The English novelist and playwright Frances Burney (1752-1840) used the blue devils in its metaphorical sense in her diary:
25th June 1781
He has lately, I hear, taken also to making a rather too liberal use of his bottle, thinking, I suppose, that generous wine will destroy even the blue devils. I am really sorry, though, for this, as it may be attended with serious evil to him.
The expression also designates the hallucinations experienced by an alcoholic. In Letters on Demonology and Witchcraft (1830), the Scottish poet and novelist Walter Scott (1771-1832) wrote of
the dissipated and intemperate habits of those who, by a continued series of intoxication, become subject to what is popularly called the Blue Devils, instances of which mental disorder may be known to most who have lived for any period of their lives in society where hard drinking was a common vice. The joyous visions suggested by intoxication when the habit is ﬁrst acquired, in time disappear, and are supplied by frightful impressions and scenes.
Elliptically from the blue devils, the blues means a feeling of depression or deep unhappiness. It is first recorded in a letter dated 11th July 1741 written by David Garrick (1717-79), English actor, playwright and theatre manager:
The Town is exceeding hot & Sultry & I am far from being quite well, tho not troubled wᵗʰ yᵉ Blews [= the blues] as I have been, I design taking a Country Jaunt or two for a few Days when Our Engines are finish’d, for I found great Benefits from yᵉ last I took.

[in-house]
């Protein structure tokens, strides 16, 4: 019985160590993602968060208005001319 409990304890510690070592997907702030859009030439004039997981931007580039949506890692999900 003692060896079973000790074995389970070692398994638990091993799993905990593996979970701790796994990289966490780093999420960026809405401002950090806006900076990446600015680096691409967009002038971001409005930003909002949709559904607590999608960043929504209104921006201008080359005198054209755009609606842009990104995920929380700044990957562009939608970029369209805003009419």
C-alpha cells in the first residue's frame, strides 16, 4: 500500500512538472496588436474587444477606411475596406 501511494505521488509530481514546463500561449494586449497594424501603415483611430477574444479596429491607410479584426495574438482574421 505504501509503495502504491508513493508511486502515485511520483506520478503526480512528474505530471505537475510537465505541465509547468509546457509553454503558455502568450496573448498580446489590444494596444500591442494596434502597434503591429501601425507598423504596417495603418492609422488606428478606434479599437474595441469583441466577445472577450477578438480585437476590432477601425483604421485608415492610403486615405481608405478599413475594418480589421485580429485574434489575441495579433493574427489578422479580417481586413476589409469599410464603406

The blues became a common motif in American folk song. For example, in Songs from Dixie Land (1900), the American lyricist Frank Lebby Stanton (1857-1927) published the following in the section titled The Philosopher:
When a Feller Has the Blues
When a feller has the blues,
’Taint no use to ask his views
’Bout the country—how it goes:—
Ef it hails, or ef it snows—
Cotton up or cotton down—
Worl’ stopped still, or whirlin’ roun’,—
Never keers fer any news—
That poor feller with the blues!
This recurrent theme led to the inclusion of blues in the titles of several musical works and to the adoption of the word as the name of the genre. In Long Lost Blues: Popular Blues in America, 1850-1920 (2010), Peter C. Muir, pianist, composer and lecturer, explains that a piano work titled I Got the Blues (1908), written and published in New Orleans by Antonio Maggio, is the first both to include the word blues and to use a twelve-bar blues sequence. Its title page announces that the work is Respectfully Dedicated to all those Who have the Blues, which implies that the music, essentially upbeat ragtime, will dispel the blues of the performer/listener. In fact, writes Muir, “there was general understanding in mainstream culture of the 1910s that blues music was therapeutic in intent”. In 1915 for example, an article in the Chicago Daily Tribune stated:
That is what ‘blue’ music is doing for everybody—taking away what its name implies, the blues.
And the first verse of Kansas City Blues (1915) tells how
it soothes when you hear
Those old Blues called the ‘Kansas City Blues.’